Danish String Quartet's Three "Firsts" Point the Way
The recording, available on both CD and as a hi-rez download from HDTracks, presents first string quartets penned at the very start of the careers of Adès (born 1971), Nørgård (b. 1932), and Abrahamsen (b. 1952). Each composer is intent on forging his own harmonic language as he explores structures and ideas that look to the future while acknowledging the past.
Adès was 23 when he composed his seven-movement Arcadiana for string quartet, Op. 12 (1994). The piece's name derives from the mythological home of the god Pan, who was often depicted as a horned, flute-playing, satyr-like seducer who did his thing in realms associated with shepherds, goats, and countless variations of an unspoiled romantic paradiseunspoiled, at least, to those who were not ravaged by his seductions. The seven-movement quartet progresses from a mist-enshrouded Venetian nocturne and a weird tango to the final movement, Lethe, which is named for the mythological Greek river associated with forgetfulness and oblivion.
Heard in hi-rez download format, that final gorgeous, lyrical movement, with its intimations of rare beauty, unfolds slowly until it simply stops. The more traditional harmonies of the penultimate movement, "O Albion," are exceedingly moving and tender. In prior movements inspired by bird catcher Papageno's glockenspiel in Mozart's The Magic Flute; Schubert's famous song, "Auf dem Wasser zu singen" (To be Sung on the Water); Watteau's amorous painting, "L'Embarquement pour Cythère" (The Voyage to Cythera); Debussy's solo piano piece, "L'Isle joyeuse" (The Joyous Island); and other equally colorful if ultimately elusive places, beings, and things that often have water as their theme, Adès' ever-intriguing music virtually overflows with delicious ideas that are expressed in a manner that makes me want to listen over and over.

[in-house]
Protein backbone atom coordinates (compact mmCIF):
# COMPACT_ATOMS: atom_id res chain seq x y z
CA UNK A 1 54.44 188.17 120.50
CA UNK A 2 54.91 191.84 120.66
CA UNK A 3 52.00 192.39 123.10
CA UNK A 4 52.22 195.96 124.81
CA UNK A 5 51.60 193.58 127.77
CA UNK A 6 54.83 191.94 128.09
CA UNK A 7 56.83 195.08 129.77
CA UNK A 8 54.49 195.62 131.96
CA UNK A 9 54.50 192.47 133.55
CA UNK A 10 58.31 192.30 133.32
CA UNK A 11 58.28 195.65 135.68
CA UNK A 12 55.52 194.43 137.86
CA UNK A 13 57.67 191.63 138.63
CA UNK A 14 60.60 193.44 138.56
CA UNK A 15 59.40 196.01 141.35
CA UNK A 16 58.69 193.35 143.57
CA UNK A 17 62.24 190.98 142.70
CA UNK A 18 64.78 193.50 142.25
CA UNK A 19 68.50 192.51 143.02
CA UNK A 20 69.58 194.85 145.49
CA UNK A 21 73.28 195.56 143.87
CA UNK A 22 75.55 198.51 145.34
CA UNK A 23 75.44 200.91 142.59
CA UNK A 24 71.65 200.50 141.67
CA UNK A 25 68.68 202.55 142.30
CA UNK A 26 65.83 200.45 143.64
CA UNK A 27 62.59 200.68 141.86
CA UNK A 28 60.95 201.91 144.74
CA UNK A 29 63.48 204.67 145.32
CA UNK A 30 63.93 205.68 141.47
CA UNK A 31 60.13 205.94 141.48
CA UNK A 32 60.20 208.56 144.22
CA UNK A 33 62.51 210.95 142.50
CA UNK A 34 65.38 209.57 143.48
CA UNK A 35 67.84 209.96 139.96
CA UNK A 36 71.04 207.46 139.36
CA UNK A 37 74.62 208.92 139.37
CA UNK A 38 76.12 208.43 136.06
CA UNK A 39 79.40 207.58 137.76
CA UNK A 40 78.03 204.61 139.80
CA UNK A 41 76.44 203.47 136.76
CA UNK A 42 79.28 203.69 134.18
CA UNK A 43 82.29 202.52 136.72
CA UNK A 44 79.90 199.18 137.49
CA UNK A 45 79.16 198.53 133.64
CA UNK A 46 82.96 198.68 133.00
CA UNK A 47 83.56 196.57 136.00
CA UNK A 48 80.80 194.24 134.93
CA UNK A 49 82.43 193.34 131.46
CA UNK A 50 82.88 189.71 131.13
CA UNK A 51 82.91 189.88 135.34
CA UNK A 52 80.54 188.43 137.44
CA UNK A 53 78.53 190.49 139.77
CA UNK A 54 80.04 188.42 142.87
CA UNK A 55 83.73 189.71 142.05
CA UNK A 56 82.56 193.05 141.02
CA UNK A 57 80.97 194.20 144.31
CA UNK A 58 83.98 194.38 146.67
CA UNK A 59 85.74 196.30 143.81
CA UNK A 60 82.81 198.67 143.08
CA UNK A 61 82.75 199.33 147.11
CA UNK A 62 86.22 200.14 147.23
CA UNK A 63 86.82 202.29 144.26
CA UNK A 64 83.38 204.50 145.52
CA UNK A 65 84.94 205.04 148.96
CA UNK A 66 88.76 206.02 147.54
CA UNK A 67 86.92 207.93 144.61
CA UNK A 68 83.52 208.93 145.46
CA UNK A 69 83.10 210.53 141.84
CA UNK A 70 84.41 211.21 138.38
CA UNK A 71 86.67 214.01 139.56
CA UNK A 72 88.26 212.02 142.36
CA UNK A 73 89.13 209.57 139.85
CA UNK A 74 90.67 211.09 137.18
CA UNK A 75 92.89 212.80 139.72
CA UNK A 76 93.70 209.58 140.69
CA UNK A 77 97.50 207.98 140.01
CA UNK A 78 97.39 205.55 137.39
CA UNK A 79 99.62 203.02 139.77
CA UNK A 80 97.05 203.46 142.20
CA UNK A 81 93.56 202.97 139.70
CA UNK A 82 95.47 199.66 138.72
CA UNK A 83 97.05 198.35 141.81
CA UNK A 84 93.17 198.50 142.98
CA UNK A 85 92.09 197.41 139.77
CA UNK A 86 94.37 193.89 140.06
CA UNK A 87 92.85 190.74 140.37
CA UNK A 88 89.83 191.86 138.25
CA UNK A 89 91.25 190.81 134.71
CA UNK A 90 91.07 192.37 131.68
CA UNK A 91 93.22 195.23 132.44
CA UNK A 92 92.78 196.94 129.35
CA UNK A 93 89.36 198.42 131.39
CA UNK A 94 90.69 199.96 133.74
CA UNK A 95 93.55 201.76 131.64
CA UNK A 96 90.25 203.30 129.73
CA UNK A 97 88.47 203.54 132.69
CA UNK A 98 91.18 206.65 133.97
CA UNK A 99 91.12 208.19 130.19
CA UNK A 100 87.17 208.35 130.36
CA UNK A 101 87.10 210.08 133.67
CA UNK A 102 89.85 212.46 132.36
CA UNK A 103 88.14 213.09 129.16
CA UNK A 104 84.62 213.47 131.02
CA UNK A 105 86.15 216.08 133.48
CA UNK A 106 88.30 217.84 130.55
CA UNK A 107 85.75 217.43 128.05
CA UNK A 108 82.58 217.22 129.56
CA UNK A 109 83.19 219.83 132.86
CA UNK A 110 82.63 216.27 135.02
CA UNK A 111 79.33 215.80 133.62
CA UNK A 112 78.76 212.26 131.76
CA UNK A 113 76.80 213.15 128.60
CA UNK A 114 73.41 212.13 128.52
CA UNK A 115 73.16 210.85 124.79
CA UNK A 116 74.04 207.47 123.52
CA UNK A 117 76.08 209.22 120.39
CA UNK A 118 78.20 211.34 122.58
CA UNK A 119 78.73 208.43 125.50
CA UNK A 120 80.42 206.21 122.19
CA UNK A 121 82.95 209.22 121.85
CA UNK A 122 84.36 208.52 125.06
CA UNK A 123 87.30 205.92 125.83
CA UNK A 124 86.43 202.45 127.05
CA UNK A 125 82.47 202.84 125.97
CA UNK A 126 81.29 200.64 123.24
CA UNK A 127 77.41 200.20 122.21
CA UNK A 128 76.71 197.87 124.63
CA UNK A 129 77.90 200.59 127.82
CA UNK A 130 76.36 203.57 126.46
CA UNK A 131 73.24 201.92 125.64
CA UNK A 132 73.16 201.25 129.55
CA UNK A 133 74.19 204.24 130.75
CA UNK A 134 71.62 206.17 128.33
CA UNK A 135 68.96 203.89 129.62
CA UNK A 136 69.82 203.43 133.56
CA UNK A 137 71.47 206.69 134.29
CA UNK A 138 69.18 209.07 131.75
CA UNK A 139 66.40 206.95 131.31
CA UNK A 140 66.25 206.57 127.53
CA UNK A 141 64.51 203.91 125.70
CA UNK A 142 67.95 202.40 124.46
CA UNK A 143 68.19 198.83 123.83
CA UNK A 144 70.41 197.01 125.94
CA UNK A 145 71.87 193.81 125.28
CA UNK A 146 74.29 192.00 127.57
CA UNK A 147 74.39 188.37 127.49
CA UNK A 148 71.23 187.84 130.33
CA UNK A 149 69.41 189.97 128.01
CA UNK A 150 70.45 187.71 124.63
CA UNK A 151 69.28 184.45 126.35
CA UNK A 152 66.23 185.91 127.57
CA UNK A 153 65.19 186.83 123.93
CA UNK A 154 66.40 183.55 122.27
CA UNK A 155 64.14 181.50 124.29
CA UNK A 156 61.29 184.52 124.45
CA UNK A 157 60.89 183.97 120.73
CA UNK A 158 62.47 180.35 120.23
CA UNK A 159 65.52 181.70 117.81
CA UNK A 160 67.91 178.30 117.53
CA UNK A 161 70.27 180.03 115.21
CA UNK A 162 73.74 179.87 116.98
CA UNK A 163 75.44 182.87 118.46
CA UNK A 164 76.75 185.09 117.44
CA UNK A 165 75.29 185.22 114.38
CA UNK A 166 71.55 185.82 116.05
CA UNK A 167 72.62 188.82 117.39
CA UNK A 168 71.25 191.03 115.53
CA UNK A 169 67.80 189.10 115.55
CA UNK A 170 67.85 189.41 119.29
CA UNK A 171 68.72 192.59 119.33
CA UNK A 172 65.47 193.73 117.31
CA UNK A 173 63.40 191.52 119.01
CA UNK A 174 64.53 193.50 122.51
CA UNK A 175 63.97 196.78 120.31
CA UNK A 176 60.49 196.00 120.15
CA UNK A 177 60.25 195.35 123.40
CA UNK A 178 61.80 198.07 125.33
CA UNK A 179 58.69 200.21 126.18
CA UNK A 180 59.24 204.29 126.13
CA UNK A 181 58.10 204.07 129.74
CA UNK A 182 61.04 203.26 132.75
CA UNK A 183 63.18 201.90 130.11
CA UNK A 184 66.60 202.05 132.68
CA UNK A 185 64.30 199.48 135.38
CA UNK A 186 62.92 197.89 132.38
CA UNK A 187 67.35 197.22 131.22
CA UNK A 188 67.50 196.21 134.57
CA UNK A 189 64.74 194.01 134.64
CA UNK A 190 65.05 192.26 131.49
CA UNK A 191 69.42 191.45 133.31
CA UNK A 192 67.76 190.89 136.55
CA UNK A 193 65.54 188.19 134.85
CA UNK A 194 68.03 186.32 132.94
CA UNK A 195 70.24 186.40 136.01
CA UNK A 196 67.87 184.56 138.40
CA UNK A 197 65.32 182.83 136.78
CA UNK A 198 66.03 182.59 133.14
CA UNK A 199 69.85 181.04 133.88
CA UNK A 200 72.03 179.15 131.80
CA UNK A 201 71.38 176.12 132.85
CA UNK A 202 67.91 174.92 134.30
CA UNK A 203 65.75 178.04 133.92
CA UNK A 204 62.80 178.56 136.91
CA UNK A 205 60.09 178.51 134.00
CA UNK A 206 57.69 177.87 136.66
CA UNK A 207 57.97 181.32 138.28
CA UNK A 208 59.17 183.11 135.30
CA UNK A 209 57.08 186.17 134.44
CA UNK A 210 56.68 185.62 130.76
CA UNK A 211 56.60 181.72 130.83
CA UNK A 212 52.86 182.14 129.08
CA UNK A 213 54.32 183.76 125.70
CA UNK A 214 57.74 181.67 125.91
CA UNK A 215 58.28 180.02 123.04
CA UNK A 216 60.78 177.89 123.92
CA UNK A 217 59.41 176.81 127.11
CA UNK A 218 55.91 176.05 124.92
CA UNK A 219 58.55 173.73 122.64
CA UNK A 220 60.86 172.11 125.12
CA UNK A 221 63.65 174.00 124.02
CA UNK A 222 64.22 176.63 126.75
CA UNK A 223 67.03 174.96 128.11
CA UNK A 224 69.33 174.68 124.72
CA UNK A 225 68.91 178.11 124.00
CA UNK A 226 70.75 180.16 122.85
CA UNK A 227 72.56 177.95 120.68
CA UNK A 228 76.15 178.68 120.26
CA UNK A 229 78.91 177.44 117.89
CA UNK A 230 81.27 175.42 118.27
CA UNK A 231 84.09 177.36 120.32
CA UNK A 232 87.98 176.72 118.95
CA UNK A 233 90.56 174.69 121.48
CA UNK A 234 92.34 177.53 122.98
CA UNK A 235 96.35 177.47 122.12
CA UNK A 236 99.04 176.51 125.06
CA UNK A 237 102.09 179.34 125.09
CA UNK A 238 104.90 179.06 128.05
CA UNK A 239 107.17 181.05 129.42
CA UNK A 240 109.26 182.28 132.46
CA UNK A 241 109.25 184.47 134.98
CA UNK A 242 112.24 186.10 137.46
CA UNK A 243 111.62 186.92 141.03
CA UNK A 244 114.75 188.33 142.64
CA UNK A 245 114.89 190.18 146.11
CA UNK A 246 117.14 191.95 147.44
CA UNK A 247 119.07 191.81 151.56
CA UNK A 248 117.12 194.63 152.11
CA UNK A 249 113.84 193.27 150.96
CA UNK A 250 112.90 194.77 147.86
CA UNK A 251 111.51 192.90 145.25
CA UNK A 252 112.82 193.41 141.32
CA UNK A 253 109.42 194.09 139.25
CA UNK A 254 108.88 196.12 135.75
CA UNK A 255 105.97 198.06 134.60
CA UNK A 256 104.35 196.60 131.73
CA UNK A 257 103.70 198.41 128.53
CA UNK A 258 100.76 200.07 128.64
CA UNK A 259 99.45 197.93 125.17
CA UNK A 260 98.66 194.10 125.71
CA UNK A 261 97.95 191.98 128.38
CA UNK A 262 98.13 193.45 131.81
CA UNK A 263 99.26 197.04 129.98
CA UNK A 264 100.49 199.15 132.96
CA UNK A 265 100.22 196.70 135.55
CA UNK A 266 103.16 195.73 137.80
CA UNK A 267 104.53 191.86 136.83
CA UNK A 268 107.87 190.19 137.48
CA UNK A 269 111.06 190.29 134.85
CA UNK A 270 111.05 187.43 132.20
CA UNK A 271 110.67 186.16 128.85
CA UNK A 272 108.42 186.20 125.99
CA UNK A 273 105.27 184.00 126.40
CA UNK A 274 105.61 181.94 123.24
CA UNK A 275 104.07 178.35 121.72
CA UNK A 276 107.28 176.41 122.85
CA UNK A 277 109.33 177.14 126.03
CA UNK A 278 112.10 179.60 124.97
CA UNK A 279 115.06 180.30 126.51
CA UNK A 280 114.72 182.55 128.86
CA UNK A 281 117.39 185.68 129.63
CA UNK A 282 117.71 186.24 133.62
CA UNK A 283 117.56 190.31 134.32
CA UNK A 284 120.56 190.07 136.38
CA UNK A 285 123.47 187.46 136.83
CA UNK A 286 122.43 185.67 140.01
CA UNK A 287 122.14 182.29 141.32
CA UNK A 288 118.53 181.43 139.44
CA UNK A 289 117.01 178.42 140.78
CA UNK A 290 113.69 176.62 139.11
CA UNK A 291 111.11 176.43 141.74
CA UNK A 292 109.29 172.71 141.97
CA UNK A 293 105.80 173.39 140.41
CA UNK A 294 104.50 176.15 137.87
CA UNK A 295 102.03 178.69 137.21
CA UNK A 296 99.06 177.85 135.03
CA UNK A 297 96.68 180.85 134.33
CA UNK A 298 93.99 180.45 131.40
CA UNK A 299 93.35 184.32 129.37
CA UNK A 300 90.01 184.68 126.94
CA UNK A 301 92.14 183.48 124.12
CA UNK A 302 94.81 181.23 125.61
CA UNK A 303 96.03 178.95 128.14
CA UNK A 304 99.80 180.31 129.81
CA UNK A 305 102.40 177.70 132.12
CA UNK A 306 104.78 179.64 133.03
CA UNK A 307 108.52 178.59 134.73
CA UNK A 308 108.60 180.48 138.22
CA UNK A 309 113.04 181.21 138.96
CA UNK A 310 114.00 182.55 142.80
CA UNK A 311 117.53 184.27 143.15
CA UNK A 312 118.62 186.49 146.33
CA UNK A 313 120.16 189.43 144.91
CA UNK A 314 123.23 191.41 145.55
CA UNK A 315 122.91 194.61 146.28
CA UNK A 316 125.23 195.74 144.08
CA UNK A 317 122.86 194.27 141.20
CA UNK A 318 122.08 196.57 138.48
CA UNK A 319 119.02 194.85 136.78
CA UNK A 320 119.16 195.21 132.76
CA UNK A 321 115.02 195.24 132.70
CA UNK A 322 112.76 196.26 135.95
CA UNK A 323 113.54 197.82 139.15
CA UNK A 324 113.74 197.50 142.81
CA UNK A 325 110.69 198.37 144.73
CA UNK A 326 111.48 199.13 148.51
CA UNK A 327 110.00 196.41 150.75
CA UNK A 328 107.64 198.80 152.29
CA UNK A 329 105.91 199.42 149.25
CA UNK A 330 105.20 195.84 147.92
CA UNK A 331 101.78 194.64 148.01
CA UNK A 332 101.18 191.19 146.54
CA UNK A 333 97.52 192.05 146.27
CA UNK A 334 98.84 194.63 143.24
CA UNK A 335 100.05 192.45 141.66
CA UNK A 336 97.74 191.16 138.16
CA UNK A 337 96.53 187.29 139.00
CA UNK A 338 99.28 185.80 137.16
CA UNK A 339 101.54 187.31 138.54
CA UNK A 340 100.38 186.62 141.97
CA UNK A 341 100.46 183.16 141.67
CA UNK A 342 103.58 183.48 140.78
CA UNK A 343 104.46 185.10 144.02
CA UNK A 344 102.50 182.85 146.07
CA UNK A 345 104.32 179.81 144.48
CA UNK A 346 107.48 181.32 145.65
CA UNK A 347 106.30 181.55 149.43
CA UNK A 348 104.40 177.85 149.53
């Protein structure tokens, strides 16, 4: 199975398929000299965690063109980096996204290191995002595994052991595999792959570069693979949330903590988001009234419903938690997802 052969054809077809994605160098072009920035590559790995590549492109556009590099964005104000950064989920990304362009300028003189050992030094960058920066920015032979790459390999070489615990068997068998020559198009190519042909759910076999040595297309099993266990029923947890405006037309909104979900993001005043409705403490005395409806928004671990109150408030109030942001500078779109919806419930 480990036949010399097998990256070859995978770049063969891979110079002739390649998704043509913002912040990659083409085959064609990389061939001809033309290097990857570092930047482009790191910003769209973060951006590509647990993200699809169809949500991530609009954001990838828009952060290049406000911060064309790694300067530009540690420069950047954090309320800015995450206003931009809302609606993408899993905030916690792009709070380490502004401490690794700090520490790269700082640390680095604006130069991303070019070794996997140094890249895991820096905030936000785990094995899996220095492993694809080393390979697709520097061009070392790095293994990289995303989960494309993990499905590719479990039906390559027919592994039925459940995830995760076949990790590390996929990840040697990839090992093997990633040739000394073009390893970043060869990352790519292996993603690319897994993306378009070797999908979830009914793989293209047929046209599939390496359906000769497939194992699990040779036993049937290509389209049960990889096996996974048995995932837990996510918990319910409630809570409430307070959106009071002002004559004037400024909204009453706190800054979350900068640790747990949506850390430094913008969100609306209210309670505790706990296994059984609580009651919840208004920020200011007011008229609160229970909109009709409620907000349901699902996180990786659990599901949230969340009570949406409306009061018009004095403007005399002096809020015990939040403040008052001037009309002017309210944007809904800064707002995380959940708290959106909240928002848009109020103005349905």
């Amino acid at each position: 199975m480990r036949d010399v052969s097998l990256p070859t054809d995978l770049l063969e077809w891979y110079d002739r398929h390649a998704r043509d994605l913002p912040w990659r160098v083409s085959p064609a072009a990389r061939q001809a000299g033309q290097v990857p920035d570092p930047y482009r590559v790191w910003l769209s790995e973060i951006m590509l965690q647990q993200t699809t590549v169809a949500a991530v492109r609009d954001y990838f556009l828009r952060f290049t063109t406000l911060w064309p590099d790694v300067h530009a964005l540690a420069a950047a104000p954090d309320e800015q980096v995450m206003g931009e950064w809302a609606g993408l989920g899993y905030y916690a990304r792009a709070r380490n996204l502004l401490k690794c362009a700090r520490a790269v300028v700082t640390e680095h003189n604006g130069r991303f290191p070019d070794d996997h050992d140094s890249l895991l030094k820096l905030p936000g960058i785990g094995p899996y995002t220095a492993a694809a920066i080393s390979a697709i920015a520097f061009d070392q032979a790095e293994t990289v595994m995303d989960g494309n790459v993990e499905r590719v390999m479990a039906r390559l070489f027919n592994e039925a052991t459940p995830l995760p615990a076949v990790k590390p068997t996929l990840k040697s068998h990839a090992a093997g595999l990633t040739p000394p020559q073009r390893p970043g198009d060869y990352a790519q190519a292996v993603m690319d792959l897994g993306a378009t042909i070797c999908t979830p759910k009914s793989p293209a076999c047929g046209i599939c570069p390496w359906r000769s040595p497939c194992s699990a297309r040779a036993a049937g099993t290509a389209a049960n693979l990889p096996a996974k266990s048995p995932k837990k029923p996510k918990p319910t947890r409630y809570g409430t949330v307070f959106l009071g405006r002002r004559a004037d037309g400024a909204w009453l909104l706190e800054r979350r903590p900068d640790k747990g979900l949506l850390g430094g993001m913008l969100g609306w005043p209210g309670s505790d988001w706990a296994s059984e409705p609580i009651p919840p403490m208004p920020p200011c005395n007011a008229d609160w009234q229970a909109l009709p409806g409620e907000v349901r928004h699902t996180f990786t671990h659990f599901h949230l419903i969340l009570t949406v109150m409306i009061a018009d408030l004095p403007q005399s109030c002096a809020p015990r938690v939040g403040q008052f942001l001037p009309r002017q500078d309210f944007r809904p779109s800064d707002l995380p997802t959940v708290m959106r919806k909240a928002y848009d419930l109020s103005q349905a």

Nørgård was just 20 when he created his two movement Quartetto Breve. Ushering us into a strange, dark land, he begins with exquisite, rarefied harmonies before ending, surprisingly, with far more familiar sounds. Supremely articulate liner-note writer Paul Griffiths speaks of the ending of the first movement as "the most strikingand beautifulharmonic event in the whole piece," where chromaticism cedes to the lustrous "clarity of the perfect fifth." While such a technical description may give listeners who can hear those harmonies in their heads something to grasp onto, I, for one, prefer to remain in the realm of mystery and simply discover how music makes me feel at any given moment. As such, I note that the second movement begins in far more jagged, resolute fashion, with seemingly untamable repeated patterns buzzing away like eager bees eager to manufacture honey in any way they can. As I listen, my mind buzzes away in similar fashion.
Abrahamsen was 21 and a student of Nørgård when he wrote his 10 Preludes (String Quartet No.1). Inspired in part by the minimalist repetition of Steve Reich and Terry Riley, Abrahamsen's ten "short stories," as he calls them, amount to the most provocative work on the recording. The music begins jagged and sudden, and journeys through territories that evoke the sounds of Appalachian clogging, European folk tunes, and baroque music by Vivaldi or Telemann. The landscape of other preludes, however, is far less familiar. Ultimately, the repeated patterns that form the foundation of Abrahamsen's 10 short provocations take you to places and spaces beyond words. Ditto for all the music on this fascinating recording.